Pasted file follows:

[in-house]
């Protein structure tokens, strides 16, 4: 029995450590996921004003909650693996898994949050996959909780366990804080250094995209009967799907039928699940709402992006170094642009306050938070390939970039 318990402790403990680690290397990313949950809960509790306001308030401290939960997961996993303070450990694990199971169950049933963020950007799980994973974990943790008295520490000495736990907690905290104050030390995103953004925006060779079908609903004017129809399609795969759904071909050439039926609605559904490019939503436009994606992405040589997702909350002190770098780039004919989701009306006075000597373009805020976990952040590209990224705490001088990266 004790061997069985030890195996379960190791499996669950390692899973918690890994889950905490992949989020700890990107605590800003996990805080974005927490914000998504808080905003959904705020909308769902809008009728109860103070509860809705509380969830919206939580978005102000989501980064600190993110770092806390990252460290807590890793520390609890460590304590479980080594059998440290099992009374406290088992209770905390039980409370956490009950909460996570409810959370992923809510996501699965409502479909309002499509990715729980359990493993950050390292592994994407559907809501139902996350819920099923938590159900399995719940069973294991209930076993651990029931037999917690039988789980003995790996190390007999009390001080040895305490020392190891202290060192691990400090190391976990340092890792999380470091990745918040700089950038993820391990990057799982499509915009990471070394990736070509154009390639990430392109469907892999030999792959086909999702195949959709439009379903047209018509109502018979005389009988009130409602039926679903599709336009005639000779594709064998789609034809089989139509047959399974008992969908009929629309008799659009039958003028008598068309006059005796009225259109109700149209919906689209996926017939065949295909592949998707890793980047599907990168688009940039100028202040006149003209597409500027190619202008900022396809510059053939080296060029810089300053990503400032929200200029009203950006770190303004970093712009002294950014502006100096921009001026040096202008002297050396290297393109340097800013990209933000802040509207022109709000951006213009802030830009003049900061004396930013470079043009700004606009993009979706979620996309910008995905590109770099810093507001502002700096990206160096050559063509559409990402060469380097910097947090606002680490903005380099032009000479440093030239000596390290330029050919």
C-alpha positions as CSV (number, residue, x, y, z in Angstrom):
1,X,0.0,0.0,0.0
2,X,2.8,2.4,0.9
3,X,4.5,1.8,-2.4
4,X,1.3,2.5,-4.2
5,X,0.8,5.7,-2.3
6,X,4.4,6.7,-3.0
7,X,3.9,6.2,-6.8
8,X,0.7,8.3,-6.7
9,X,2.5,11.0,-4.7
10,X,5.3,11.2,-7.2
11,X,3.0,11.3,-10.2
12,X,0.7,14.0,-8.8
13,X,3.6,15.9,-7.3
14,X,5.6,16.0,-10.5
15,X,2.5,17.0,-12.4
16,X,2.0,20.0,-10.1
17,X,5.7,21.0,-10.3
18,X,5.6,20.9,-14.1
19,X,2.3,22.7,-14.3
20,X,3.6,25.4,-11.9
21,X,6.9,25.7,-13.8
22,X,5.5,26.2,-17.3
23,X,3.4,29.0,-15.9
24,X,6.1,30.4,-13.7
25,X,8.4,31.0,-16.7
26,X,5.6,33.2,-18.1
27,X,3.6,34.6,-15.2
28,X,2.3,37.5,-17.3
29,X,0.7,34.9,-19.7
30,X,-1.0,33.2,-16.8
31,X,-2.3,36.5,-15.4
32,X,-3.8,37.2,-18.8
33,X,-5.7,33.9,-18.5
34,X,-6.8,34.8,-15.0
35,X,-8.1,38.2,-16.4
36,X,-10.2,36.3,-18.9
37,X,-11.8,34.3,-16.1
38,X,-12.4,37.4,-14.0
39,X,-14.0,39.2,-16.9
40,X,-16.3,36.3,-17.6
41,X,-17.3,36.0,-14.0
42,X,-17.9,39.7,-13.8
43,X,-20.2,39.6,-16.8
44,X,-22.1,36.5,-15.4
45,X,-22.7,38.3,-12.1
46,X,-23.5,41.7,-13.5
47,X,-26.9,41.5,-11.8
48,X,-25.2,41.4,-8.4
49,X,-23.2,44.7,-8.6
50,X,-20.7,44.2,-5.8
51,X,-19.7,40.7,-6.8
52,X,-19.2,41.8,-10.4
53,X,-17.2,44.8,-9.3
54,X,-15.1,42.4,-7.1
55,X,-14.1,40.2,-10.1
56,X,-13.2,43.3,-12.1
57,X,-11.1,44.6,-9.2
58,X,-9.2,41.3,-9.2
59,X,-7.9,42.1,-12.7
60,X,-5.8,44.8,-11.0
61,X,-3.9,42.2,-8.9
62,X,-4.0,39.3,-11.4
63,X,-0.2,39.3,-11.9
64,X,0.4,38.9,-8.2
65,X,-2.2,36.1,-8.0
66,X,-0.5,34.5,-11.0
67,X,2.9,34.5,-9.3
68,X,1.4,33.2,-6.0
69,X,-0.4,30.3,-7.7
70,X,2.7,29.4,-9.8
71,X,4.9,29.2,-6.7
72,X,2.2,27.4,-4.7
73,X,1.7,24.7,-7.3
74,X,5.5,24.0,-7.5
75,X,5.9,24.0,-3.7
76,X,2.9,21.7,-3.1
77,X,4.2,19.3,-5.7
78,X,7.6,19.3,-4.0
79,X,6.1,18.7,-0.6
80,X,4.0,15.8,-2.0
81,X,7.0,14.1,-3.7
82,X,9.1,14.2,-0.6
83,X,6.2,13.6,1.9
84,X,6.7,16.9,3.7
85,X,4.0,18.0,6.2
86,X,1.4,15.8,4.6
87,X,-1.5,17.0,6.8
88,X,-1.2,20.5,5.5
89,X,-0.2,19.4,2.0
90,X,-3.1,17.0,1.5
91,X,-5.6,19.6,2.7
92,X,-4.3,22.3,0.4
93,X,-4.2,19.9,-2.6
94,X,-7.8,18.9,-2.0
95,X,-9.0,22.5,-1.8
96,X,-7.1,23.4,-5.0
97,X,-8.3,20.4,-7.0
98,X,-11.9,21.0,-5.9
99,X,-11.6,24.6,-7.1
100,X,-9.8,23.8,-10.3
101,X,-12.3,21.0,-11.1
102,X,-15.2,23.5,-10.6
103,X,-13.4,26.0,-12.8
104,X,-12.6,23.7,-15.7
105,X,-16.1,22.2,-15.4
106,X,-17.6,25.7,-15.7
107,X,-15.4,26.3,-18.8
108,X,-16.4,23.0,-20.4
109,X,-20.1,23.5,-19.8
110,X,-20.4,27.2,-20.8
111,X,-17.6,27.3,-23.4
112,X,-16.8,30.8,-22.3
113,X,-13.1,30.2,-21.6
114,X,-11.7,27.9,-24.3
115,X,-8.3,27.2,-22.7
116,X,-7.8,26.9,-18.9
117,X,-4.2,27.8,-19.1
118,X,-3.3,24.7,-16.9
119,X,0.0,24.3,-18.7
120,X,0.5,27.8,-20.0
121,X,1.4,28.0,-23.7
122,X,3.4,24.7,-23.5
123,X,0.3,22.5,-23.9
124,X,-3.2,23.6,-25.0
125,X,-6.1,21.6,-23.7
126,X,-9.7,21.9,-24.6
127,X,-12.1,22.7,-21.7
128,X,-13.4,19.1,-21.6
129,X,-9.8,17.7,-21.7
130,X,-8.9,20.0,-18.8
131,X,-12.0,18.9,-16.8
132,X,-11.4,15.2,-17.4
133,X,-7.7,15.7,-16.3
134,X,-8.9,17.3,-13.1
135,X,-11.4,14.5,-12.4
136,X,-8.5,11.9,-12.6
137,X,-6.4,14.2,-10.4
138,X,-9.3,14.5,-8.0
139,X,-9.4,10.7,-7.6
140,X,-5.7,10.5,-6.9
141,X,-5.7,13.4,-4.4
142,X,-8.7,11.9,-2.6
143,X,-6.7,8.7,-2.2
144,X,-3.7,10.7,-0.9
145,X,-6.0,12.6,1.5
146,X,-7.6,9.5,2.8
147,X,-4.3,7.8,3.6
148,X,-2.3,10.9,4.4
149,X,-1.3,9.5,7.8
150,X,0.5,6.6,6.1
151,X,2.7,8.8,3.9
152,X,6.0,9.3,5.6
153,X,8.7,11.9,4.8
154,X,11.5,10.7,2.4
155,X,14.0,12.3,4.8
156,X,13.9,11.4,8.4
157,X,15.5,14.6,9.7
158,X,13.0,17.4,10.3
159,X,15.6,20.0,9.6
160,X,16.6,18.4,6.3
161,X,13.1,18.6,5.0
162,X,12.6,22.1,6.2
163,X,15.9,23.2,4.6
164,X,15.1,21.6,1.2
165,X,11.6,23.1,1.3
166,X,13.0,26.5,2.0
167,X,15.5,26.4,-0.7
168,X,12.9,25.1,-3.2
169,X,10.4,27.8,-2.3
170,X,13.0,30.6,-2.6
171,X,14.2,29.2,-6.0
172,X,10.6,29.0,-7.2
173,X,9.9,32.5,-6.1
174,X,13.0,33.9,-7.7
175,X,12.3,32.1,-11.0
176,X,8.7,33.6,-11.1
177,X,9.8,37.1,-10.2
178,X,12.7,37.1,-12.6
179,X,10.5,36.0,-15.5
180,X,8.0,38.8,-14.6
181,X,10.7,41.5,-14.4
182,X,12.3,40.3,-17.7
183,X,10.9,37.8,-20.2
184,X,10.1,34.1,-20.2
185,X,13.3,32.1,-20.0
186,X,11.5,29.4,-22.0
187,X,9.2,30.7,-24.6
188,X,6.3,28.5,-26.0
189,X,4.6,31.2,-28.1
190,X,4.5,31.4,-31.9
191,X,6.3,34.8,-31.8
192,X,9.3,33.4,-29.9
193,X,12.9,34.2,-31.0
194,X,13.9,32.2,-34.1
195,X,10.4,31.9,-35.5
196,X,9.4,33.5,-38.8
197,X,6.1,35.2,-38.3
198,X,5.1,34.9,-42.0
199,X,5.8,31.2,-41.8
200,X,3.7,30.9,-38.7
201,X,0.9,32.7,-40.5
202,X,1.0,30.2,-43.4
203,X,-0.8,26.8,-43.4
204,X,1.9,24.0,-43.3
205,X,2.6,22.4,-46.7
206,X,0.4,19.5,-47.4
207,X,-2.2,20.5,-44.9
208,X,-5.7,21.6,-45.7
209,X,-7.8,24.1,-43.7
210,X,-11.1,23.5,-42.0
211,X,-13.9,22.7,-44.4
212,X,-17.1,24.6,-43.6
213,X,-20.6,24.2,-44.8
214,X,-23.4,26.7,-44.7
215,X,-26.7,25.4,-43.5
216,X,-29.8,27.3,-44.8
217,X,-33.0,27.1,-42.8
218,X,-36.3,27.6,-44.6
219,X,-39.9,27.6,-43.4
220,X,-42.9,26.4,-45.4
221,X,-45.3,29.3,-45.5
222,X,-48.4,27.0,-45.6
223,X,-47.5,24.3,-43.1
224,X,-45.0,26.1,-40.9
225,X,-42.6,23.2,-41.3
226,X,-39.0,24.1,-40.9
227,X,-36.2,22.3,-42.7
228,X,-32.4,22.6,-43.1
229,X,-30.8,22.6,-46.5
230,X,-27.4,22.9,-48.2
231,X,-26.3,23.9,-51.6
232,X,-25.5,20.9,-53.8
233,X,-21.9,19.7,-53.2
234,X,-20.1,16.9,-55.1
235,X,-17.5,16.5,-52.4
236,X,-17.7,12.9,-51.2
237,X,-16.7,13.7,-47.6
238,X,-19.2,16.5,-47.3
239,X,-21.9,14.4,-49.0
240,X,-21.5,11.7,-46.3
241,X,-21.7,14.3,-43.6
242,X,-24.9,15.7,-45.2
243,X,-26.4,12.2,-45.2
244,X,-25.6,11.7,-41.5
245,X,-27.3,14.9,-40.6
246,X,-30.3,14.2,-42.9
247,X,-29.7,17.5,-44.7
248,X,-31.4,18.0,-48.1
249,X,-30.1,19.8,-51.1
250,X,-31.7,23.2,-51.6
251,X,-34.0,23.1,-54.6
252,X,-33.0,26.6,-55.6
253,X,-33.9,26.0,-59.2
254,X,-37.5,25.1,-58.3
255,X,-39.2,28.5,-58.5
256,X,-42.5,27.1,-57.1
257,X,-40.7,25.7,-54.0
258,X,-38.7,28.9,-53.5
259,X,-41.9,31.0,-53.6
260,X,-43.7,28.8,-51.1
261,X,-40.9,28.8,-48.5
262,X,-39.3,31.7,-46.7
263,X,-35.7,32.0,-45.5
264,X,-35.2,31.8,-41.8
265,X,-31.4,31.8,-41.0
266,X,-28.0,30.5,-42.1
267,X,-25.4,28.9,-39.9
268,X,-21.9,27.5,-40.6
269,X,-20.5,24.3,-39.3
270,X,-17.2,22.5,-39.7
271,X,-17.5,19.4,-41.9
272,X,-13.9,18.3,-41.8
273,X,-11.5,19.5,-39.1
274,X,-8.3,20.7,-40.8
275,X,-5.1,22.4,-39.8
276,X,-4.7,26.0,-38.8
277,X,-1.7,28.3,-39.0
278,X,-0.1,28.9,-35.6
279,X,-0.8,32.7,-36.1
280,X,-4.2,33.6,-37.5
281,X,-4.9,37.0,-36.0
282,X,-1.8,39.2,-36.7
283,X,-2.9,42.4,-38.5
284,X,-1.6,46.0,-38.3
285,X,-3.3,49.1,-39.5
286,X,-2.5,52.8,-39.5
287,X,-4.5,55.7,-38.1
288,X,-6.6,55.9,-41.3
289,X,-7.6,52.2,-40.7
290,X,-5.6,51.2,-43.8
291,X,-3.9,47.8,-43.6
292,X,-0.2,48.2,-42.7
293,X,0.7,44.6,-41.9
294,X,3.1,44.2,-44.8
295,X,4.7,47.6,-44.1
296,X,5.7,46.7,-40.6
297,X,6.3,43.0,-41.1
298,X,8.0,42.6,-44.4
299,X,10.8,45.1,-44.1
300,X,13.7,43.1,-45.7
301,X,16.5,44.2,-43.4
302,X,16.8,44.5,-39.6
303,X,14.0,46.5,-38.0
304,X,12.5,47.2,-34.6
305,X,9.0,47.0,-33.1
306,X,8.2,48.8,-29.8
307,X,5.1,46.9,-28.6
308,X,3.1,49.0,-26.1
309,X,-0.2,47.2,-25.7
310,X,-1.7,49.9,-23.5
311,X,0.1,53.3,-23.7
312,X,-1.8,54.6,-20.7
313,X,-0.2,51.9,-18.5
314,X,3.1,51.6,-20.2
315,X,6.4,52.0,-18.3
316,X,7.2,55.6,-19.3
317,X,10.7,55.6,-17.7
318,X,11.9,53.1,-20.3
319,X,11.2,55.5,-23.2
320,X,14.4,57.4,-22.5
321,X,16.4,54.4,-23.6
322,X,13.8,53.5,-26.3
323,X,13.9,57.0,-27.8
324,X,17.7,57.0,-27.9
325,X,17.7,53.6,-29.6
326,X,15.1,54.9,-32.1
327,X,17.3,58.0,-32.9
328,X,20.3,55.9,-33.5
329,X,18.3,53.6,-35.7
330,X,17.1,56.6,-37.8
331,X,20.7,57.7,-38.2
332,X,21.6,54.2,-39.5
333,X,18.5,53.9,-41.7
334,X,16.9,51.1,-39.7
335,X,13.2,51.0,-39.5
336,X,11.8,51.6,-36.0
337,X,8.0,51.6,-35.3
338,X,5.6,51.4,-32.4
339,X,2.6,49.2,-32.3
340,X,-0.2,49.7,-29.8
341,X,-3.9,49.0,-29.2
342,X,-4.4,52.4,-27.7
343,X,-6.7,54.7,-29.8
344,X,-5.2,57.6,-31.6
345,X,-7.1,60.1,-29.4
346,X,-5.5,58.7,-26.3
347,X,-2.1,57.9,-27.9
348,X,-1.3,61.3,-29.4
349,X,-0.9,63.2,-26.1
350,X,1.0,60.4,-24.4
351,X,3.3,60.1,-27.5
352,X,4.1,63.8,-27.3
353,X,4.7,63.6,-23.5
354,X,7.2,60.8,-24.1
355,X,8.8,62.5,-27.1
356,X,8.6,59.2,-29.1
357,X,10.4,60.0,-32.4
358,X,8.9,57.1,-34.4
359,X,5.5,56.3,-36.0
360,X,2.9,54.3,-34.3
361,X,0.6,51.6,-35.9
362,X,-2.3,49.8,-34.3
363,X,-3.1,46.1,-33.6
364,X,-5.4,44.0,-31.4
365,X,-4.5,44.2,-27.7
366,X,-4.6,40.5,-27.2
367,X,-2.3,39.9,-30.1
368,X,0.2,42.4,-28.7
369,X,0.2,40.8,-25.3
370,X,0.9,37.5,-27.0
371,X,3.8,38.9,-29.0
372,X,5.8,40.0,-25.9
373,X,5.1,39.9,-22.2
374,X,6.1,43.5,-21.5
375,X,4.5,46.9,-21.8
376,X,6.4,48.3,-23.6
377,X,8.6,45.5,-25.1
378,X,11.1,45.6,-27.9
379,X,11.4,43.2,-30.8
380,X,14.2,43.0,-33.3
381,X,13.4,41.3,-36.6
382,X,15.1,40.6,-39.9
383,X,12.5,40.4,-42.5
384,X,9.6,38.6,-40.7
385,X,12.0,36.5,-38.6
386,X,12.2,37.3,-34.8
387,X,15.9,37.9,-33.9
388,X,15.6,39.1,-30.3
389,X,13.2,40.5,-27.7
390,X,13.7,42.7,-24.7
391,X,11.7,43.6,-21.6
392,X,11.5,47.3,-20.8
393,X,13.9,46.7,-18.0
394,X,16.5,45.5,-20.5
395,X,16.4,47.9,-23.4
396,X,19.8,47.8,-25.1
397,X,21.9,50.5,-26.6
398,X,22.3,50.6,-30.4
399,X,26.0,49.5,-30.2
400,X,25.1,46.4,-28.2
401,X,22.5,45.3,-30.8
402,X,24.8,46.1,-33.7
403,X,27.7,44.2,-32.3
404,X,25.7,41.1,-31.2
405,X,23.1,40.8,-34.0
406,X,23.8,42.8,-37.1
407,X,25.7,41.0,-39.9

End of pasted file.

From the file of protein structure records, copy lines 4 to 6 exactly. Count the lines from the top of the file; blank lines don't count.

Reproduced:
1,X,0.0,0.0,0.0
2,X,2.8,2.4,0.9
3,X,4.5,1.8,-2.4